Hilary Harris 1929-1999
Highway (1958)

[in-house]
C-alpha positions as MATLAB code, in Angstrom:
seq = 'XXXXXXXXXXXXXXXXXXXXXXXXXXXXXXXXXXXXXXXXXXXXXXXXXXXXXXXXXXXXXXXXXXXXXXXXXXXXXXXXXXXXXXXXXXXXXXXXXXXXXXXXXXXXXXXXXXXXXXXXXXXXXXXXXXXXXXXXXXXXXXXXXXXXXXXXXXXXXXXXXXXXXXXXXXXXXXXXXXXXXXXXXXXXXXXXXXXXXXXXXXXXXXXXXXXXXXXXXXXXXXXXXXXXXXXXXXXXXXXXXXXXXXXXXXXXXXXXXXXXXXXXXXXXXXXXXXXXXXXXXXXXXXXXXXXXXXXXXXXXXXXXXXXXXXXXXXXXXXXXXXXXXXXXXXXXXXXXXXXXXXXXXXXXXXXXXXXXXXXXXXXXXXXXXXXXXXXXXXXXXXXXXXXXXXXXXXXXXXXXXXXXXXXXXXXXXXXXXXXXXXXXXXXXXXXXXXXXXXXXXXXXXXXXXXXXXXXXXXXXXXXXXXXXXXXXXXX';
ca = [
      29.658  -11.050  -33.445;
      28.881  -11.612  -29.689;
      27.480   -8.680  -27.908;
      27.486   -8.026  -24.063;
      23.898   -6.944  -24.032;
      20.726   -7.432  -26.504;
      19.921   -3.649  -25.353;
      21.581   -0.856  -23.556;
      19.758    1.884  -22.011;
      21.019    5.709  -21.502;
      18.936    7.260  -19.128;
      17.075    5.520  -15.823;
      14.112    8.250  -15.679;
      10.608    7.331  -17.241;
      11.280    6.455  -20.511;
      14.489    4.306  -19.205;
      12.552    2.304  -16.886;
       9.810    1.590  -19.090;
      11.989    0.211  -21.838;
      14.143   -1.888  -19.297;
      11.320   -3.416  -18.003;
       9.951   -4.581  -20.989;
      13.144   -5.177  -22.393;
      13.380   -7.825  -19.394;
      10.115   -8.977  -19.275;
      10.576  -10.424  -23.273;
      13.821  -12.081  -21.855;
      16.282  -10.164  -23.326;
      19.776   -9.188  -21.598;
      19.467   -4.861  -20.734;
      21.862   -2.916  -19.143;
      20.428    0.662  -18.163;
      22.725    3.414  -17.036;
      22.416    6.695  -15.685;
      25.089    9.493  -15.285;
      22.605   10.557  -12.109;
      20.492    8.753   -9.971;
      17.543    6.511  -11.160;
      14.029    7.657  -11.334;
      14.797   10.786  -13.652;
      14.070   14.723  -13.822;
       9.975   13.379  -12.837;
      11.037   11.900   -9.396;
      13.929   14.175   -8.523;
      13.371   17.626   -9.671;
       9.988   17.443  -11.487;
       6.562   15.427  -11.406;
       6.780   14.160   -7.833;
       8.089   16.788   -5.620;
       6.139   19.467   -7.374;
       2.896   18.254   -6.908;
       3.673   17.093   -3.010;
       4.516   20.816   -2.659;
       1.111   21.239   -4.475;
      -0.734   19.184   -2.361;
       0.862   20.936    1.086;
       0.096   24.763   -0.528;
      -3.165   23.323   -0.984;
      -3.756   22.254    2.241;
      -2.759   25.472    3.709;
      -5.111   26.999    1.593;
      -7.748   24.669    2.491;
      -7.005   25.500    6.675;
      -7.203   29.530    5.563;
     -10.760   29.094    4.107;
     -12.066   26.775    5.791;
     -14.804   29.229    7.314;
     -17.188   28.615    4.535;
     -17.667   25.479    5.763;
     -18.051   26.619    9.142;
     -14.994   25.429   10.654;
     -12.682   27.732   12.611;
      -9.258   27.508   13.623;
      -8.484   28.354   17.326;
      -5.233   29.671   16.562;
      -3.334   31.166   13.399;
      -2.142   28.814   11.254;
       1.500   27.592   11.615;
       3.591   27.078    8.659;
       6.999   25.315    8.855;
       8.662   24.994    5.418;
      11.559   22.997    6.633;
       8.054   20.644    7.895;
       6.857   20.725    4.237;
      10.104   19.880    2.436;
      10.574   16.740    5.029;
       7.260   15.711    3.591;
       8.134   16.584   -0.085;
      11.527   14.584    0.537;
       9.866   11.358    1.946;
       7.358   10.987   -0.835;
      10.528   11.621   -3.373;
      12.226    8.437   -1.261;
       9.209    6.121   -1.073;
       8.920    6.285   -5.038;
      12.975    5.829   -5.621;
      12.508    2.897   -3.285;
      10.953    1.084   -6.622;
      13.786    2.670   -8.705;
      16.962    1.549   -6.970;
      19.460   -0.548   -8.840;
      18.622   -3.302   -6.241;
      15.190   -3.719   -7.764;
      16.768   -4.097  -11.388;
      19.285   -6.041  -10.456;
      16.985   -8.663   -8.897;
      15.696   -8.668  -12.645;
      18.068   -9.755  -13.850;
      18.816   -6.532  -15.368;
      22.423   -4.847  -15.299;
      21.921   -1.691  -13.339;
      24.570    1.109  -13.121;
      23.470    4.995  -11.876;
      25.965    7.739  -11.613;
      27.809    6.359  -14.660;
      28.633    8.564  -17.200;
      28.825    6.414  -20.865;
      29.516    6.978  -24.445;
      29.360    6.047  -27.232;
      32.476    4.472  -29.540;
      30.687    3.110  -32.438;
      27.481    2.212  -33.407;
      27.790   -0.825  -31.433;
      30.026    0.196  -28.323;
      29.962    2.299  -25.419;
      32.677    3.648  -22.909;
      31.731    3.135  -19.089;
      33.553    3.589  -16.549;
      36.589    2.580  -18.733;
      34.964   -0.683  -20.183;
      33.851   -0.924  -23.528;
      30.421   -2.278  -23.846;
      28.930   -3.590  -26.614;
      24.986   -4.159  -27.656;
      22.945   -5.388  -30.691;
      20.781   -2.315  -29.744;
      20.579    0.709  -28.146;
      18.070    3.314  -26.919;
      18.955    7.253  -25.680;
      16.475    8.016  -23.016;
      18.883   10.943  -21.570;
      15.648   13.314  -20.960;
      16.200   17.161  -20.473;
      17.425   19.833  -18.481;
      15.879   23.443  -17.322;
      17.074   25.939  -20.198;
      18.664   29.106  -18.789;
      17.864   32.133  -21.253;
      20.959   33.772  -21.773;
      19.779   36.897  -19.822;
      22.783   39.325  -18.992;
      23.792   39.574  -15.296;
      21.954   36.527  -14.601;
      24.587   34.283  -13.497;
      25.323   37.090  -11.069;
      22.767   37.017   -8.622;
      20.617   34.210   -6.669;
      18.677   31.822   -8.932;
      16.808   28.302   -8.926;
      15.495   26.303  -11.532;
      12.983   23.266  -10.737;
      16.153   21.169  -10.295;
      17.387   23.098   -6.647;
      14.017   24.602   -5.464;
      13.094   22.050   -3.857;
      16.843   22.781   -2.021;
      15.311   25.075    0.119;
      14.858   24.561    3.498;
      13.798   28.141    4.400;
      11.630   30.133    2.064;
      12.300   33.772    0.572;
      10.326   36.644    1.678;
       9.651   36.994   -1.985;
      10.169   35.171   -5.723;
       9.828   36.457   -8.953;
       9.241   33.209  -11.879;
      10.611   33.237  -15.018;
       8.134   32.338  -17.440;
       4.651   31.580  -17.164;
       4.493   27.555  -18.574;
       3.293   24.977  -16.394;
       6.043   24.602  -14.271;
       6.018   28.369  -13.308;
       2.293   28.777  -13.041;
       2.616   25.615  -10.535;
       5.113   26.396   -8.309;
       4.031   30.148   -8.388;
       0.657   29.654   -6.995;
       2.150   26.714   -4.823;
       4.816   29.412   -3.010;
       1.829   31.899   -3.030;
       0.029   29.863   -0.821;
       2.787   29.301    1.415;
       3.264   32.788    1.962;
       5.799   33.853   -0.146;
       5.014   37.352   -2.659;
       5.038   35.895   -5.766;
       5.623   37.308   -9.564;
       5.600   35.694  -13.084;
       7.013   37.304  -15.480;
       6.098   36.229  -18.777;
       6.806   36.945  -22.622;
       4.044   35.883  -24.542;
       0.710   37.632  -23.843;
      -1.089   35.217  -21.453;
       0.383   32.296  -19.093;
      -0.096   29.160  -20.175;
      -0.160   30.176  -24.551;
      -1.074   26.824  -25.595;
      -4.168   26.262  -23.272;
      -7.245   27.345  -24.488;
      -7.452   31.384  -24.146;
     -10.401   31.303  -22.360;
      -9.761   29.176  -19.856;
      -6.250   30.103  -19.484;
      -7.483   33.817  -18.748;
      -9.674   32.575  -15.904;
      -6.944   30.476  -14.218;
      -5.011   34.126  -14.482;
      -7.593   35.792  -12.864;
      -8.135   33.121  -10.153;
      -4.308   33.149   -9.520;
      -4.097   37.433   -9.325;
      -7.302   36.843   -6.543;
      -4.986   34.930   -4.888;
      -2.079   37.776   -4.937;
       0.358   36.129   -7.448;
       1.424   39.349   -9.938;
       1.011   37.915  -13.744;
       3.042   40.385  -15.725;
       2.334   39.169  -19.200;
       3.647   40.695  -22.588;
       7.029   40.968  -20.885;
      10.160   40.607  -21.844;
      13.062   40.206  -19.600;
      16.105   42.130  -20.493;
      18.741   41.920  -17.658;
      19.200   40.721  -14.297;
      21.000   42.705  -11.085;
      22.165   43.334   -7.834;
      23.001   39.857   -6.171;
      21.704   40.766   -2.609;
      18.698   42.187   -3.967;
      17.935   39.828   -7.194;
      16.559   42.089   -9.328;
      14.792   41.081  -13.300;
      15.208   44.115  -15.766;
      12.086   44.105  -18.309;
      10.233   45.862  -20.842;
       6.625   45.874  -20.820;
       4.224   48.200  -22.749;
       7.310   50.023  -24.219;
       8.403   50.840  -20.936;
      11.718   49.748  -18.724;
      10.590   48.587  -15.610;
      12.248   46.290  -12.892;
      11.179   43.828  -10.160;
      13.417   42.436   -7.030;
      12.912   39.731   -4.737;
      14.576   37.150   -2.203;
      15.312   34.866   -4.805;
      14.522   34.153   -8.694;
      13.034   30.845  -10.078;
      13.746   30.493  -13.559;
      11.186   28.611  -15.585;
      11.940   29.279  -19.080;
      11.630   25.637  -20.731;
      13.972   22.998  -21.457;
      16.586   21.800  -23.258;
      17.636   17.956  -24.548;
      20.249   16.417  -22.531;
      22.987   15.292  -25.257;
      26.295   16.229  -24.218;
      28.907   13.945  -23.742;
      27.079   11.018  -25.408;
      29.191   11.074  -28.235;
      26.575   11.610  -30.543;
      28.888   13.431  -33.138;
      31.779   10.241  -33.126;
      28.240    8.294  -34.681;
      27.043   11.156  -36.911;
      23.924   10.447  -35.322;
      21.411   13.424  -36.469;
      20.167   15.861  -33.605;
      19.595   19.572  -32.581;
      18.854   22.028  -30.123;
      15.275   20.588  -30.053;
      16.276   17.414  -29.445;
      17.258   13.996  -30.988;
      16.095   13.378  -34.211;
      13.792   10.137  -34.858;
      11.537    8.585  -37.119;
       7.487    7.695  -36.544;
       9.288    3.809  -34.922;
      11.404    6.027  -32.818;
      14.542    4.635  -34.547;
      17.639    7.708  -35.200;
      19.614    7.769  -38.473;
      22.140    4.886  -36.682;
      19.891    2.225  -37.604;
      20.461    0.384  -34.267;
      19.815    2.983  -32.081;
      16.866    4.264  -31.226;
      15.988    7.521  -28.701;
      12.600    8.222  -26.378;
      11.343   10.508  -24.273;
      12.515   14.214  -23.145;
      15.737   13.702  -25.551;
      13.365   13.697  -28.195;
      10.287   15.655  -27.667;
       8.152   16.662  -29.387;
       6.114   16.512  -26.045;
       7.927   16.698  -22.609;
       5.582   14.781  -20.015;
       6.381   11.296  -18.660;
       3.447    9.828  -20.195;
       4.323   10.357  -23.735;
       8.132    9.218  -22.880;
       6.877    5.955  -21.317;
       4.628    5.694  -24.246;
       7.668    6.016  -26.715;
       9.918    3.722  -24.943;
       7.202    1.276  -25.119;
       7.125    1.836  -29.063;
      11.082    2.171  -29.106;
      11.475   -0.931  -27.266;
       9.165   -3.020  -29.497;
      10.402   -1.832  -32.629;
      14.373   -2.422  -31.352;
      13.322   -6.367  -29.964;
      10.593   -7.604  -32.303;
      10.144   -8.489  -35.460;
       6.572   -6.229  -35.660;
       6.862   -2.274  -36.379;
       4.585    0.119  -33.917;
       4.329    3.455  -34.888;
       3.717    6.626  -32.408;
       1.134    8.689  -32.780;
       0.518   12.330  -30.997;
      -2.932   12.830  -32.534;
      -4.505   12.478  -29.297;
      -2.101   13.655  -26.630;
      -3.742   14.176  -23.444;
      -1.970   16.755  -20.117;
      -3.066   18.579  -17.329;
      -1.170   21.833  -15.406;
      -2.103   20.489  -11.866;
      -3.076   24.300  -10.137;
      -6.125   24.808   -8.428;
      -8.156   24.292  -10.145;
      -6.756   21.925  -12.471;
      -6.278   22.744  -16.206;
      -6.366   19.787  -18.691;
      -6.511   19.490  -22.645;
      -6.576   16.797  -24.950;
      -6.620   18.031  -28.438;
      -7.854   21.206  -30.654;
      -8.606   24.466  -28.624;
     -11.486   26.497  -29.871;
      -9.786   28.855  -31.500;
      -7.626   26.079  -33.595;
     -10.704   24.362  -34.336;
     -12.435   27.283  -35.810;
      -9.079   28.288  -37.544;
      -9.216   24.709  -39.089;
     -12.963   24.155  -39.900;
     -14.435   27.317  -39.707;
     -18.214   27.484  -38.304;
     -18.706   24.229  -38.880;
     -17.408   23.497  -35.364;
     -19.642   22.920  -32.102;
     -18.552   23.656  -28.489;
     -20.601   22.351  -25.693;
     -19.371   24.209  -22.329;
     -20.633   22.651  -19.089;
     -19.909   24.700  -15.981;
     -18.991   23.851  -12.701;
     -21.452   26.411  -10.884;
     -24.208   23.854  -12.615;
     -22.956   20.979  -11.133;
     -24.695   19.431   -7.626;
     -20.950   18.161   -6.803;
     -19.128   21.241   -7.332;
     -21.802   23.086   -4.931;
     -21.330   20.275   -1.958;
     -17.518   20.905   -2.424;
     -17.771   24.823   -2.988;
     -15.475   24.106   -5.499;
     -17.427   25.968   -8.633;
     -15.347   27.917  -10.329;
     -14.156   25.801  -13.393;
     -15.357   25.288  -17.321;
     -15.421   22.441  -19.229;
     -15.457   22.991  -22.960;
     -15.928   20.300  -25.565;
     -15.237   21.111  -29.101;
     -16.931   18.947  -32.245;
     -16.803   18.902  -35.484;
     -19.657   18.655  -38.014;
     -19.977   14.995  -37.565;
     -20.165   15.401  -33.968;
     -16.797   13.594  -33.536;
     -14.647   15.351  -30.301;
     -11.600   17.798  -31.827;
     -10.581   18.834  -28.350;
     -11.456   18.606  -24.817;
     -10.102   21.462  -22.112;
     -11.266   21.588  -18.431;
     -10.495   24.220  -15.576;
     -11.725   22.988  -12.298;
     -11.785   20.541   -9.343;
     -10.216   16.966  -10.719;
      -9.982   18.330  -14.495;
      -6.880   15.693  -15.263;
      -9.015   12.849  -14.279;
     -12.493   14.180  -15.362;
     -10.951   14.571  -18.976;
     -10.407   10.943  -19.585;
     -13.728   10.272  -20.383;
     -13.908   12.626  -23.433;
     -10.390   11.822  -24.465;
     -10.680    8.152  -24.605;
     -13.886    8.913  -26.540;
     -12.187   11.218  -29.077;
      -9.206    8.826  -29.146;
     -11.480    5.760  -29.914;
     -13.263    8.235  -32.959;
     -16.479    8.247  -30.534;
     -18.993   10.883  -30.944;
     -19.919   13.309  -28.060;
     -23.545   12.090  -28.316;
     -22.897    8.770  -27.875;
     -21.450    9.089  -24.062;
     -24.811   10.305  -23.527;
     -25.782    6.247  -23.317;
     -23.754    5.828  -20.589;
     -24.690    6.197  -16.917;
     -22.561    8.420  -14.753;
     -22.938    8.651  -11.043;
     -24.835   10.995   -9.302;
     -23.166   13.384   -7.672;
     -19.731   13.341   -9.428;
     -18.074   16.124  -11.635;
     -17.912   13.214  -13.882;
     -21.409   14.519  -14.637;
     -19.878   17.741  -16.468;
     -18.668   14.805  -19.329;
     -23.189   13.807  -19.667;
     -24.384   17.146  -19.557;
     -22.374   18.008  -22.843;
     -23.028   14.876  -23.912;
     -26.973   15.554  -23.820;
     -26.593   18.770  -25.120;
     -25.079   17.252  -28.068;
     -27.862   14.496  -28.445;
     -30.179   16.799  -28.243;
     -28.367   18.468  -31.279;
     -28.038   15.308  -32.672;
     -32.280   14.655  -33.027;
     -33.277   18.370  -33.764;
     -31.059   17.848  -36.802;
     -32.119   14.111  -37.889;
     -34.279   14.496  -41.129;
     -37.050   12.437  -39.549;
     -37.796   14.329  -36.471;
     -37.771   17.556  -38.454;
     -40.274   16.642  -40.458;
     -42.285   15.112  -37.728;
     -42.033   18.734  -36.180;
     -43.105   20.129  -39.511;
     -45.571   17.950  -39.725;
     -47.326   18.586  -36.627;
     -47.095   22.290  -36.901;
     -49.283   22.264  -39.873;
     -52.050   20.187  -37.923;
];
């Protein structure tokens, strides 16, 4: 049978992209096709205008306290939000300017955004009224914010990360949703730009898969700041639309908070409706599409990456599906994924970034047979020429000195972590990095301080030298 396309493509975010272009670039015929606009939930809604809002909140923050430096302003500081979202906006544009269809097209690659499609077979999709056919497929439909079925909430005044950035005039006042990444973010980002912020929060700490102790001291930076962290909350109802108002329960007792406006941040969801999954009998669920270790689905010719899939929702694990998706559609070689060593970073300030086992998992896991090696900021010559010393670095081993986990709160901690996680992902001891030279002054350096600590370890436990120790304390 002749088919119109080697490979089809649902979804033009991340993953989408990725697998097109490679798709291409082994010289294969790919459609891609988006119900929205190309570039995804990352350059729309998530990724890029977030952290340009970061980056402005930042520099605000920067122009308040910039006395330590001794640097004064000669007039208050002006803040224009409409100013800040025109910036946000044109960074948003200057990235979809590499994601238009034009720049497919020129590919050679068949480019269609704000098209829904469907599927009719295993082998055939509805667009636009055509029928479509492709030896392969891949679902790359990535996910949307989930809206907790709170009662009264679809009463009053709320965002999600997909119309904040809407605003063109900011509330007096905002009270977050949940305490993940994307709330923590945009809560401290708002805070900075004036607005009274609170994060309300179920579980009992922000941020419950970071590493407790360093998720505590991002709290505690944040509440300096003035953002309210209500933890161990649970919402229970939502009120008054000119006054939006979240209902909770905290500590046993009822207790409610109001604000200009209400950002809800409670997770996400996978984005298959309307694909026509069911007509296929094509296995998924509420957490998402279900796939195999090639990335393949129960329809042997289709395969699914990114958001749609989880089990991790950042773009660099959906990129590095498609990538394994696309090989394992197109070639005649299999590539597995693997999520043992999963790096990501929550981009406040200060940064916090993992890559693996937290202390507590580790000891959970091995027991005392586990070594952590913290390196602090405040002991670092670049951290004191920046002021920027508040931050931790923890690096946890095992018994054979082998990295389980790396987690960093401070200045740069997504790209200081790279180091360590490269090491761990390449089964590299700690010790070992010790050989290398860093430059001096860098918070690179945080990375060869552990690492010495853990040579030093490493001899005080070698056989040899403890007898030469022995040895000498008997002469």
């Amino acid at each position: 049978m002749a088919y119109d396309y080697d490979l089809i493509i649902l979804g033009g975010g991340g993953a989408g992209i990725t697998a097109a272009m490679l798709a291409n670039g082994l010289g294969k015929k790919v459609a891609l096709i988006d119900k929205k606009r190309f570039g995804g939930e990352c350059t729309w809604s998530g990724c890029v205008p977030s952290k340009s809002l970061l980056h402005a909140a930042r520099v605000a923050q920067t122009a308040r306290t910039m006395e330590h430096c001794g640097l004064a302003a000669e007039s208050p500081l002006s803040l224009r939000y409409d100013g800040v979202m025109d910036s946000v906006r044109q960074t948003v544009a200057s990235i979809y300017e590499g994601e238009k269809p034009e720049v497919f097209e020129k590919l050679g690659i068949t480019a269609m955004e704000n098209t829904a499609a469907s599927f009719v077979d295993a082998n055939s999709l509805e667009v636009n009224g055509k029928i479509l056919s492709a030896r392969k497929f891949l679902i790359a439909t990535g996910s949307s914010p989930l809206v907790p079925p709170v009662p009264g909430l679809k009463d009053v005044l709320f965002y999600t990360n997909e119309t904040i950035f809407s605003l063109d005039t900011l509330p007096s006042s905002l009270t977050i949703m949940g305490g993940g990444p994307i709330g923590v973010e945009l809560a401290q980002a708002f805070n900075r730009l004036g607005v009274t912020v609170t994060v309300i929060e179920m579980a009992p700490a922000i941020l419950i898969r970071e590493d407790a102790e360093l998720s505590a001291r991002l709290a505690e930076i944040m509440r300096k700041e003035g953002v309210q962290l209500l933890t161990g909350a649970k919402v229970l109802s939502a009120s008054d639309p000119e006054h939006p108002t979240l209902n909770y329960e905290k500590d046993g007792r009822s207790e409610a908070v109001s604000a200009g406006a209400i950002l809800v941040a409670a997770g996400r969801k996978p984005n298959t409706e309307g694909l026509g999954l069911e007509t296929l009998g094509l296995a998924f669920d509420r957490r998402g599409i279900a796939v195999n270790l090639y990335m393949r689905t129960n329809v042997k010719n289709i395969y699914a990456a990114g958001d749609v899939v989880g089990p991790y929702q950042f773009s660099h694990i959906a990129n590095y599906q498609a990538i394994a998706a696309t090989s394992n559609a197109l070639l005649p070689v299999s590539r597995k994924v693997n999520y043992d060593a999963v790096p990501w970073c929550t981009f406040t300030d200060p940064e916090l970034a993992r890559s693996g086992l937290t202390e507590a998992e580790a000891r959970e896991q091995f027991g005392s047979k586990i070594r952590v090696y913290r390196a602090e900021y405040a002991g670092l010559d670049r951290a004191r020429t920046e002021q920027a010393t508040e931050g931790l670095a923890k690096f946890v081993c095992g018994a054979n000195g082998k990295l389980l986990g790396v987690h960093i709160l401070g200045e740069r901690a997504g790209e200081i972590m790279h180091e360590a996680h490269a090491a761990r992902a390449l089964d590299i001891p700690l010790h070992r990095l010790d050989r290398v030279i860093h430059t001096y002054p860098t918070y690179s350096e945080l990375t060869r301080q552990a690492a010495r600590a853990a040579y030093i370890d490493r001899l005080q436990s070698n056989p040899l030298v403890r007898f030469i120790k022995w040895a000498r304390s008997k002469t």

Hilary Harris’ nervy tour of Robert Moses’ New York hearkens back to the classic city symphonies of the 1920s but cut to fit the “go go go” energy of the new era. “The most exciting thing in film is movement,” Harris once wrote, and in HIGHWAY he shows why, shooting from a moving car for the road itself of its ramps, signs and overall pretzel logic. The film can be enjoyed purely as a riot of graphic forms, but at a deeper level Harris is revising the traditional panorama to capture the automotive experience of urban space. He peppers the expressway view with all manner of camera effects, but it’s finally his simple fascination with the changing shape of the road at speed that makes the screen come alive. Bronze medalist at the Brussels International Experimental Film Festival in 1958, HIGHWAY today appears a snappy detour between "On the Road" (published the year before) and the early films of the French New Wave (just around the bend). - Max Goldberg